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  • tinkerbell

    a fine example of a politician spouting their own ignorance of what actually happens already with nursing placements.

    Heaven help us all.

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  • michael stone

    Sorry that this is off-topic, but I've just signed up to a 38 degrees campaign - i don't like this one, at all !

    They sent:

    Hi,

    Dear friends,

    Have a look at this:

    https://secure.38degrees.org.uk/dont-cap-GP-visits

    The Conservative party is looking into limiting the number of times we are allowed to visit our GPs.

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  • tinkerbell

    DH Agent - as if ! | 29-May-2013 9:55 am

    It's called the 'AHA' experience. I have always hoped i was wrong and we weren't going down this route, but we are going down it at such a fast, unrelenting pace it's scary.

    Hope you have some private healthcare insurance in place.

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  • what will the other half be doing?

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  • Tiger Girl

    tinkerbell | 29-May-2013 10:38 am

    'Hope you have some private healthcare insurance in place.'

    And the people who cannot afford private care? Oh silly me - forgot the principles this mob work to, for a minute there!

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  • What?! Do you mean nursing students are going to to placements with real patients? But I, I, I, I, I thought, well, the Daily Mail said they don't do that anymore because they moved their training into universities with all that fancy book learning stuff. (end sarcasm).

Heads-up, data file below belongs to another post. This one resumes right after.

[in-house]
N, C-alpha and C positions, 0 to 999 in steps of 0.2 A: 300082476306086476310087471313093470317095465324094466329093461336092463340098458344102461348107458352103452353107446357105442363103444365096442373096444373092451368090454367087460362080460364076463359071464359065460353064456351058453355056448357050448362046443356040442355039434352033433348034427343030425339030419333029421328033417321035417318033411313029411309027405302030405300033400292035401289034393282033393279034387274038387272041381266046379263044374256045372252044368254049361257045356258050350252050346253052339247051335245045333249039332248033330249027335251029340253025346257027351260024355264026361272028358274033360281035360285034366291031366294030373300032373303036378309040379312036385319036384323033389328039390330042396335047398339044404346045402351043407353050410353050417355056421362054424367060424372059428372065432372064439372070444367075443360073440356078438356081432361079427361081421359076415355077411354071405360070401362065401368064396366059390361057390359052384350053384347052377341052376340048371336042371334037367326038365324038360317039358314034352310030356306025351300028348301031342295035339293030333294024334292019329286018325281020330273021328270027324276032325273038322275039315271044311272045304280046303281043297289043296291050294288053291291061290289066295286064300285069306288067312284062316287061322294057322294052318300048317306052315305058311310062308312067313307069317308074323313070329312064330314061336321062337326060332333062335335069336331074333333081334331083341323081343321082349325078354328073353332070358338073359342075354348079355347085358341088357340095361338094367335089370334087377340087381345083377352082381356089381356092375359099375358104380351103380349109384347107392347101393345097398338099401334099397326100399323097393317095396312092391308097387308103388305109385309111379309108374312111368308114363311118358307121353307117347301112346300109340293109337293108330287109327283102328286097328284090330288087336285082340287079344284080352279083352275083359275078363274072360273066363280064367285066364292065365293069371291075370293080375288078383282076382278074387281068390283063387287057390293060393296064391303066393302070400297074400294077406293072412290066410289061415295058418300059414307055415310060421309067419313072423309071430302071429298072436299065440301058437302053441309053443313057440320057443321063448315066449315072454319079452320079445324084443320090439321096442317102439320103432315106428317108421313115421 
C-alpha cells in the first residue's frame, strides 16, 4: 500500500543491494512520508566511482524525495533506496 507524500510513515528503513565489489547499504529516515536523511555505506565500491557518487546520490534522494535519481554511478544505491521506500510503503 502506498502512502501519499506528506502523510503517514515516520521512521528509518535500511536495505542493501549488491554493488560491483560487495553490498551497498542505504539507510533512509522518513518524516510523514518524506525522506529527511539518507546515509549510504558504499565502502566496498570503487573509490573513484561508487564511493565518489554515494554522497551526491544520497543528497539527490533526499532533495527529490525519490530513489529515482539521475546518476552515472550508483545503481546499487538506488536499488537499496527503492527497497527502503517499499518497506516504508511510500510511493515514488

I thought one of the learning outcomes already required of student nurses was to complete a module on primary care and spend a placement out in the community in some manner? I know it was when I trained. More hot air from ill informed politicians, this time dressed up as face because it's a doctor turned Tory minister.

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  • bill whitehead

    Those respondents who are showing surprise above are clearly right to be confused by this. The relevant sections from the NMC's 2010 Standards for Pre-Registration Education are as follows:
    Requirements
    R6.5.2 Programme providers must ensure that practice learning opportunities take place across a range of community, hospital and other settings.
    R8.1.5 Programme providers must ensure that there are periods of practice throughout the programme in which students are assessed in both hospital and community settings.
    There are numerous other references to ensuring students have placements in community settings within the NMC’s standards and enshrined in long standing EU directives for minimum standards. Therefore, this should be an easy policy to implement as it is already an NMC requirement of programmes.